• 81 percent of Jewish households are involved in Jewish activity in that they are either associated with the Jewish community, observe a religious practice, contain a Jewish respondent who attends synagogue services at least once a year, or donated to a Jewish charity in the past year. As good as that figure looks, it was even better at 88 percent in ’94.

• The level of anti-Semitism experienced is appreciably lower now than in 1994. In the case of the 6-17 age bracket, the percentage of those who experienced anti-Semitism dropped from 30 percent in 1994 to just 3 percent in 2017.

• For most age groups, the level of attachment to Israel has increased since ’94.

While some findings may prompt people reading the study to see the glass half empty, Emilie Socash, executive director of the Pinellas/Pasco Federation, found room for optimism.

“The thing that stood out to me was how connected to the Jewish community were those who may not have synagogue affiliations. More than 40 percent attended a Jewish event in the past year and more than 80 percent had done something Jewish in their home. That makes me feel there is a level of Jewish engagement that can grow,” Socash said.

As for whether the findings are good or bad, Socash said, “It is all just data. There is no place for judgment, or even worry; it is all just data.”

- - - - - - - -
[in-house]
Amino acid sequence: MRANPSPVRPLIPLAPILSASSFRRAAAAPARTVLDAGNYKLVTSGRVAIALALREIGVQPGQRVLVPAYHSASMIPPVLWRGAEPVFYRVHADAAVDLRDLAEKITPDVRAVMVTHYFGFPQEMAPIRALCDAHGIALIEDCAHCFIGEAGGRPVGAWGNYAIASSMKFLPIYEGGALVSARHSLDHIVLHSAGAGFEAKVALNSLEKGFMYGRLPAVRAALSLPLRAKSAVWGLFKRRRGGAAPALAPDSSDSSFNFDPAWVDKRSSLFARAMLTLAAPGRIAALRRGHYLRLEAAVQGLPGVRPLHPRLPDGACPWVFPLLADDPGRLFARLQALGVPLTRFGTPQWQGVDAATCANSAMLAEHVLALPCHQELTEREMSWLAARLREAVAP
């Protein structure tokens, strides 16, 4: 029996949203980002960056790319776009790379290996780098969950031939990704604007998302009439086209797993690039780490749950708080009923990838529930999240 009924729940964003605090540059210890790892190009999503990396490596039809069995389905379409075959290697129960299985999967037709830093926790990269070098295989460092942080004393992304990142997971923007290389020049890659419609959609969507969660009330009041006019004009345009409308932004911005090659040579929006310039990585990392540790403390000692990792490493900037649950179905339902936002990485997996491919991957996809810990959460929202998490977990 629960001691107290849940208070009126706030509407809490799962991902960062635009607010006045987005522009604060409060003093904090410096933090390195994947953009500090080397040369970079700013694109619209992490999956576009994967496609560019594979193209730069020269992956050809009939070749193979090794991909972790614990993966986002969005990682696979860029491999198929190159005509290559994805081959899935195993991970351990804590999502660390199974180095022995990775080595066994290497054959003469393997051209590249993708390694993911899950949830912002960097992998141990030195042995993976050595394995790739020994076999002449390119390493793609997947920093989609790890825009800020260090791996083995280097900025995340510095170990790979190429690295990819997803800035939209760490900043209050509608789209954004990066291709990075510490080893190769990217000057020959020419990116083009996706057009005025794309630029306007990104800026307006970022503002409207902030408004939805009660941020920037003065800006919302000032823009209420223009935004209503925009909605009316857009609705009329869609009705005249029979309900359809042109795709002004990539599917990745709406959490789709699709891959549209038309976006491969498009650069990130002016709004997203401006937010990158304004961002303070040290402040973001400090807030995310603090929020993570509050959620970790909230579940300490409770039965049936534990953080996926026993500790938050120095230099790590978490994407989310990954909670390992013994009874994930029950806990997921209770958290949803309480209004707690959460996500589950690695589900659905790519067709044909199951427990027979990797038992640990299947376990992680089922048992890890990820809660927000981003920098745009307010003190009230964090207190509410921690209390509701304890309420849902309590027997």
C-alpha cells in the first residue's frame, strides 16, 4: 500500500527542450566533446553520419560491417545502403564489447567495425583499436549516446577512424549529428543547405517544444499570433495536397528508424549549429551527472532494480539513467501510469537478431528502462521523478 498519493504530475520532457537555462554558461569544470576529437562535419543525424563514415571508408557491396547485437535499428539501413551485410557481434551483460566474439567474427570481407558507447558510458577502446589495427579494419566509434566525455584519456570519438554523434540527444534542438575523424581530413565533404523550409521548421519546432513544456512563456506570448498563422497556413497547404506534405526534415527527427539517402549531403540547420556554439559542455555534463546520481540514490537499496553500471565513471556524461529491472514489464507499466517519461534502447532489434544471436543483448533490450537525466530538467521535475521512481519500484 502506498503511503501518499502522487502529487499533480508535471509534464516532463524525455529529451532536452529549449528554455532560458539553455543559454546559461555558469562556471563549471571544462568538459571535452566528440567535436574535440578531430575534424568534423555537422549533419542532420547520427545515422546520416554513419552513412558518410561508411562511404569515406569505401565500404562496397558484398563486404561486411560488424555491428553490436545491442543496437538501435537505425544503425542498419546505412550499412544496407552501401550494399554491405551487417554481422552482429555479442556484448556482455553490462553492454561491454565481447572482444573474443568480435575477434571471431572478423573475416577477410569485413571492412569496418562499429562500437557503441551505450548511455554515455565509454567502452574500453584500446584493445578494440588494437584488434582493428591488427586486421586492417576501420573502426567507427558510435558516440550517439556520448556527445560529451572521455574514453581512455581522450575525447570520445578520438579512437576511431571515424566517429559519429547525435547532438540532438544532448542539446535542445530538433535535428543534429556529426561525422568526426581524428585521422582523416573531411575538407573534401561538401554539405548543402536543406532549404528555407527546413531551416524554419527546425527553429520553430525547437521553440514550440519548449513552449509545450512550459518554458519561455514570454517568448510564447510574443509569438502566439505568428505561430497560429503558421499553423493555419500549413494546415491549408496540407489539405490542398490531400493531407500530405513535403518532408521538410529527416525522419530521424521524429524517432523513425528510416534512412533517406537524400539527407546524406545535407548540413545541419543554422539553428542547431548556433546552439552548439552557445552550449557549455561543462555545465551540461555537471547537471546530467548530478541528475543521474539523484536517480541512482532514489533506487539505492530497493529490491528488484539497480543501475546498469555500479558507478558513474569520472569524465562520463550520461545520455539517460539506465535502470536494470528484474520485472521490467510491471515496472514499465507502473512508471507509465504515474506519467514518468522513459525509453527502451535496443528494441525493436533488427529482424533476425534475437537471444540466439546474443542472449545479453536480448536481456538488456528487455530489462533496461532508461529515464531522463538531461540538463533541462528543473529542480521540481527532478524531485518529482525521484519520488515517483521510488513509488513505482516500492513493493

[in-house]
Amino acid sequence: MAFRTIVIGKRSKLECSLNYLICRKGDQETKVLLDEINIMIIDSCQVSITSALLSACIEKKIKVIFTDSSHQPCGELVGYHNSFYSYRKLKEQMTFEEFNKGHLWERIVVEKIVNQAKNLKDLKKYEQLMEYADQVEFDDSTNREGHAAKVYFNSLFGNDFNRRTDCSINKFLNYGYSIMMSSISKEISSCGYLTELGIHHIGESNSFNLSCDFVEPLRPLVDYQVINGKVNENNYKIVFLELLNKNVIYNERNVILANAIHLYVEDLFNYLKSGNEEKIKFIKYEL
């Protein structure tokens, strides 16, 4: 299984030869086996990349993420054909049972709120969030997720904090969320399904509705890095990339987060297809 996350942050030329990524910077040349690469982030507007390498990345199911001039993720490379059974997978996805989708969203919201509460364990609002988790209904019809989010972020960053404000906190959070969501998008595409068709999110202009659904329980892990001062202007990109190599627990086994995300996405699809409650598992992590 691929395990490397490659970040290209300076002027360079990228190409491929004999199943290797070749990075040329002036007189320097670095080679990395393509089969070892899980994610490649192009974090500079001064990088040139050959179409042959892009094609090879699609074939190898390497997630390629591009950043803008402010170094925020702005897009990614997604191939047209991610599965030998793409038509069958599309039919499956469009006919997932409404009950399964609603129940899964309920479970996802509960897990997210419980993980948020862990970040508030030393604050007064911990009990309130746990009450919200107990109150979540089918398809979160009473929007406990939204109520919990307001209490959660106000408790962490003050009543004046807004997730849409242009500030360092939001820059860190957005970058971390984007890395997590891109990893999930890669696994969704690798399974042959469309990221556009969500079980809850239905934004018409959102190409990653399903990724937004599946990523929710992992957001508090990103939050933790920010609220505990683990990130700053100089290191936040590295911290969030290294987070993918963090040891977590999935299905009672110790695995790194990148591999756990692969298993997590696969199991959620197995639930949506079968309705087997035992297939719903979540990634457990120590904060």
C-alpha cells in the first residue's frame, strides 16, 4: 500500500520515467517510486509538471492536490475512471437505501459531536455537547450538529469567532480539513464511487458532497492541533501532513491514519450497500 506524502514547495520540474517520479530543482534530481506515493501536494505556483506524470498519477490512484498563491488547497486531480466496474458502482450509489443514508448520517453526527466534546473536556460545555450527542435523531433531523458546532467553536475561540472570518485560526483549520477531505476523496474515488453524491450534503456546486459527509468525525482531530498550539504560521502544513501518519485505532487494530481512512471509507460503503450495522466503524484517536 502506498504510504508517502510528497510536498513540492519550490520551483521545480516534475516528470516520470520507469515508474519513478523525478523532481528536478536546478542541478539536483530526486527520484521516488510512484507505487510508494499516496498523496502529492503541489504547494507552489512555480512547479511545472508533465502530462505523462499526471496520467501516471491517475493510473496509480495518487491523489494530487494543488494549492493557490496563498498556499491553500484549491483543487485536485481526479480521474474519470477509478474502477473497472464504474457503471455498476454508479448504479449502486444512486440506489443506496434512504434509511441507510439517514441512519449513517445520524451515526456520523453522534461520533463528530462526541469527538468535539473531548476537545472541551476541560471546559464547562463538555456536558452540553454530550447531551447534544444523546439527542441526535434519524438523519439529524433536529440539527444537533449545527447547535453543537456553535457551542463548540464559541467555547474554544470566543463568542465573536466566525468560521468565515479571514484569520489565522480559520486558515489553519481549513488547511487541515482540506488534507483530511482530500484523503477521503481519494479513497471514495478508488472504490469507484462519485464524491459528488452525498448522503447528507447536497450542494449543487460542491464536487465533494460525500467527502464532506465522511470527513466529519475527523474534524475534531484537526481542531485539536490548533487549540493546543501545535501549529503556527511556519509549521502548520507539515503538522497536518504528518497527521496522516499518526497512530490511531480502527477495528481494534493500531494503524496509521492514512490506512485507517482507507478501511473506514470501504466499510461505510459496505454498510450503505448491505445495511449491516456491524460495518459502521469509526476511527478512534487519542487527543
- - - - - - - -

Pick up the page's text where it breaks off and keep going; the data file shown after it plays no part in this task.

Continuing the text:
Socash said what the data tells her is, “We have the opportunity to be a welcoming and inclusive community, one that is known for offering programs for the reality of our community vs one that is stuck in a belief of how communities should be.”

In regard to the increase in the median age, Socash said, “We have a lot of adults who would appreciate even more activities … We spent a lot of time programming for young families and we need to recognize those adults also need events, programs and services.”

Given how Jews here are scattered throughout the area, Socash said, “We need to go where they are.”

While not ignoring the local Jews already plugged in and engaged in Jewish life, the challenge is to reach out and try to engage the significant number who identified themselves as “Just Jewish” as opposed to particular streams of Judaism such as Orthodox, Conservative or Reform.